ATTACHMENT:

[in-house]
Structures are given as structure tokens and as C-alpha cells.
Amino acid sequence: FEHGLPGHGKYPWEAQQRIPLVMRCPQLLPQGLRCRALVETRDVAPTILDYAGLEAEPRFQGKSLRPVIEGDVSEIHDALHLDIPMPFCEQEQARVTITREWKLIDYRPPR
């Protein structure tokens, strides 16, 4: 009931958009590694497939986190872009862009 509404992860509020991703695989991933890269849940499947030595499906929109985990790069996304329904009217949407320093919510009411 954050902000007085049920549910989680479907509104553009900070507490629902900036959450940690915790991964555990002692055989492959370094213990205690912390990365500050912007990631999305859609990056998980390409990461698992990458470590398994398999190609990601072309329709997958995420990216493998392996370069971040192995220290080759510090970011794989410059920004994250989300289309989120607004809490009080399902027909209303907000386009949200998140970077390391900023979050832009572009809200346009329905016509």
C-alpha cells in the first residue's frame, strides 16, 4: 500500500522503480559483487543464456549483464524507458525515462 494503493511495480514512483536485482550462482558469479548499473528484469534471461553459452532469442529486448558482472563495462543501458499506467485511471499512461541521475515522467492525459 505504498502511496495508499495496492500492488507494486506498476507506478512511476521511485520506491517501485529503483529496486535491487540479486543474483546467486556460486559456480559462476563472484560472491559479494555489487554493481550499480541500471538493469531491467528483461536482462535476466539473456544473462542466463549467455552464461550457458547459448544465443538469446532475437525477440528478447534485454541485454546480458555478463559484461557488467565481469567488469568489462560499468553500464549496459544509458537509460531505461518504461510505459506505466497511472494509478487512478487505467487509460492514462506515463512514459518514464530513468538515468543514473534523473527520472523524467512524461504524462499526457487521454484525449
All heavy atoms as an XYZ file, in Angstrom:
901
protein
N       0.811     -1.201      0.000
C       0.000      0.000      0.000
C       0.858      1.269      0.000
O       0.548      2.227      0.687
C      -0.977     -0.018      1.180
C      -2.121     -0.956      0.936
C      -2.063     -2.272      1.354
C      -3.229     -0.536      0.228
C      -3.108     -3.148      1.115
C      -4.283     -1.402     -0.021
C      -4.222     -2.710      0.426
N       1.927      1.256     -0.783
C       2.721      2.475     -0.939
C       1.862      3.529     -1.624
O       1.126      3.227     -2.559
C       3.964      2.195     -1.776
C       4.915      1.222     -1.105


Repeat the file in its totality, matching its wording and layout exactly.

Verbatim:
[in-house]
Structures are given as structure tokens and as C-alpha cells.
Amino acid sequence: FEHGLPGHGKYPWEAQQRIPLVMRCPQLLPQGLRCRALVETRDVAPTILDYAGLEAEPRFQGKSLRPVIEGDVSEIHDALHLDIPMPFCEQEQARVTITREWKLIDYRPPR
């Protein structure tokens, strides 16, 4: 009931958009590694497939986190872009862009 509404992860509020991703695989991933890269849940499947030595499906929109985990790069996304329904009217949407320093919510009411 954050902000007085049920549910989680479907509104553009900070507490629902900036959450940690915790991964555990002692055989492959370094213990205690912390990365500050912007990631999305859609990056998980390409990461698992990458470590398994398999190609990601072309329709997958995420990216493998392996370069971040192995220290080759510090970011794989410059920004994250989300289309989120607004809490009080399902027909209303907000386009949200998140970077390391900023979050832009572009809200346009329905016509």
C-alpha cells in the first residue's frame, strides 16, 4: 500500500522503480559483487543464456549483464524507458525515462 494503493511495480514512483536485482550462482558469479548499473528484469534471461553459452532469442529486448558482472563495462543501458499506467485511471499512461541521475515522467492525459 505504498502511496495508499495496492500492488507494486506498476507506478512511476521511485520506491517501485529503483529496486535491487540479486543474483546467486556460486559456480559462476563472484560472491559479494555489487554493481550499480541500471538493469531491467528483461536482462535476466539473456544473462542466463549467455552464461550457458547459448544465443538469446532475437525477440528478447534485454541485454546480458555478463559484461557488467565481469567488469568489462560499468553500464549496459544509458537509460531505461518504461510505459506505466497511472494509478487512478487505467487509460492514462506515463512514459518514464530513468538515468543514473534523473527520472523524467512524461504524462499526457487521454484525449
All heavy atoms as an XYZ file, in Angstrom:
901
protein
N       0.811     -1.201      0.000
C       0.000      0.000      0.000
C       0.858      1.269      0.000
O       0.548      2.227      0.687
C      -0.977     -0.018      1.180
C      -2.121     -0.956      0.936
C      -2.063     -2.272      1.354
C      -3.229     -0.536      0.228
C      -3.108     -3.148      1.115
C      -4.283     -1.402     -0.021
C      -4.222     -2.710      0.426
N       1.927      1.256     -0.783
C       2.721      2.475     -0.939
C       1.862      3.529     -1.624
O       1.126      3.227     -2.559
C       3.964      2.195     -1.776
C       4.915      1.222     -1.105